*

“Let a man then know his worth, and keep things under his feet. Let him not peep or steal, or skulk up and down with the air of a charity-boy, a bastard, or an interloper, in the world which exists for him.”

*

“We lie in the lap of immense intelligence, which makes us receivers of its truth and organs of its activity. When we discern justice, when we discern truth, we do nothing of ourselves, but allow a passage to its beams. If we ask whence this comes, if we seek to pry into the soul that causes, all philosophy is at fault. Its presence or its absence is all we can affirm.”

Dubious
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Re: Self-Reliance

Post by Dubious » Wed Apr 05, 2017 8:51 pm

Emerson wrote some of the greatest essays in the English language, but sometimes his seamless ability to render poetry in prose is a bit over the top. In spite of some disagreements with his conclusions, reading him is as stimulating as listening to great music. Nietzsche, which is not well-known, put Emerson at the top of his very short admiration list. Differences not withstanding, they were both prose champions.

Walker
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Re: Self-Reliance

Post by Walker » Mon Apr 24, 2017 3:45 pm

Dubious wrote:Emerson wrote some of the greatest essays in the English language, but sometimes his seamless ability to render poetry in prose is a bit over the top. In spite of some disagreements with his conclusions, reading him is as stimulating as listening to great music. Nietzsche, which is not well-known, put Emerson at the top of his very short admiration list. Differences not withstanding, they were both prose champions.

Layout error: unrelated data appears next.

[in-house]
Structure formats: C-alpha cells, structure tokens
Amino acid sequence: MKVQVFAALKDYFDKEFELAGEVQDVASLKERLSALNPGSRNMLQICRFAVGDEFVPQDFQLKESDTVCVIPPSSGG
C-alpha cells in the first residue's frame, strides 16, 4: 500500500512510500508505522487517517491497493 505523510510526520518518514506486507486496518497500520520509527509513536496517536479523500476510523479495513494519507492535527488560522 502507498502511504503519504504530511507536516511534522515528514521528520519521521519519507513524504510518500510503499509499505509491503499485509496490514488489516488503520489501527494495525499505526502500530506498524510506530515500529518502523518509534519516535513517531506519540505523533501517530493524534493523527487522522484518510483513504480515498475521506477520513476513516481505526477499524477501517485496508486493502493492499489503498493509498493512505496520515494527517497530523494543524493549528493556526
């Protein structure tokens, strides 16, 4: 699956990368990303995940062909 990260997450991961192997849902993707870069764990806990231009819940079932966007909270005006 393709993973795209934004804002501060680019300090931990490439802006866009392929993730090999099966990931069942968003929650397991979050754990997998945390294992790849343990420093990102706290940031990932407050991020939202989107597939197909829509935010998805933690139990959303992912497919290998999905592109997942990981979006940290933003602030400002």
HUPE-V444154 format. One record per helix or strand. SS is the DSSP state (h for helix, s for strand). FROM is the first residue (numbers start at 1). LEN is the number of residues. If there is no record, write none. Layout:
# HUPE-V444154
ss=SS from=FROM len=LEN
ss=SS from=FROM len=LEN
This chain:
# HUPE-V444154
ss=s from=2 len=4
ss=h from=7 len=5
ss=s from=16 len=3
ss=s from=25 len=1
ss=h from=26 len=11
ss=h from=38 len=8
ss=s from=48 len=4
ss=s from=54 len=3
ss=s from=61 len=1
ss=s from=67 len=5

Ralph was the style of times when folks had more time to ponder. He also took long walks. Tolstoy wrote huge stories to fill the long Russian winters. Life speeded up. Hemingway’s popularity and influence continues on, shaping and conditioning expectations of style.

Emerson on poetry:

“We are lovers of rhyme and return, period and musical reflection. The babe is lulled to sleep by the nurse’s song. Sailors can work better for their yo-heave-o. Soldiers can march better and fight better for the drum and trumpet. Metre begins with pulse-beat, and the length of lines in songs and poems is determined by the inhalation and ex-halation of the lungs. If you hum or whistle the rhythm of the common English metres, – of the decasyllabic quatrain, or the octosyllabic with alternate sexisyllabic, or other rhythms, you can easily believe these metres to be organic, derived from the human pulse, and to be therefore not proper to one nation, but to mankind. I think you will also find a charm heroic, plaintive, pathetic, in these cadences, and be at once set on searching for the words that can rightly fill these vacant beats. Young people like rhyme, drum-beat, tune, things in pairs and alternatives ; and, in higher degrees, we know the instant power of music upon our temperaments to change our mood, and give us its own : and human passion, seizing these constitutional tunes, aims to fill them with appropriate words, or marry music to thought, believing, as we believe of all marriage, that matches are made in heaven, and that for every thought its proper melody or rhyme exists, though the odds are immense against our finding it, and only genius can rightly say the banns.”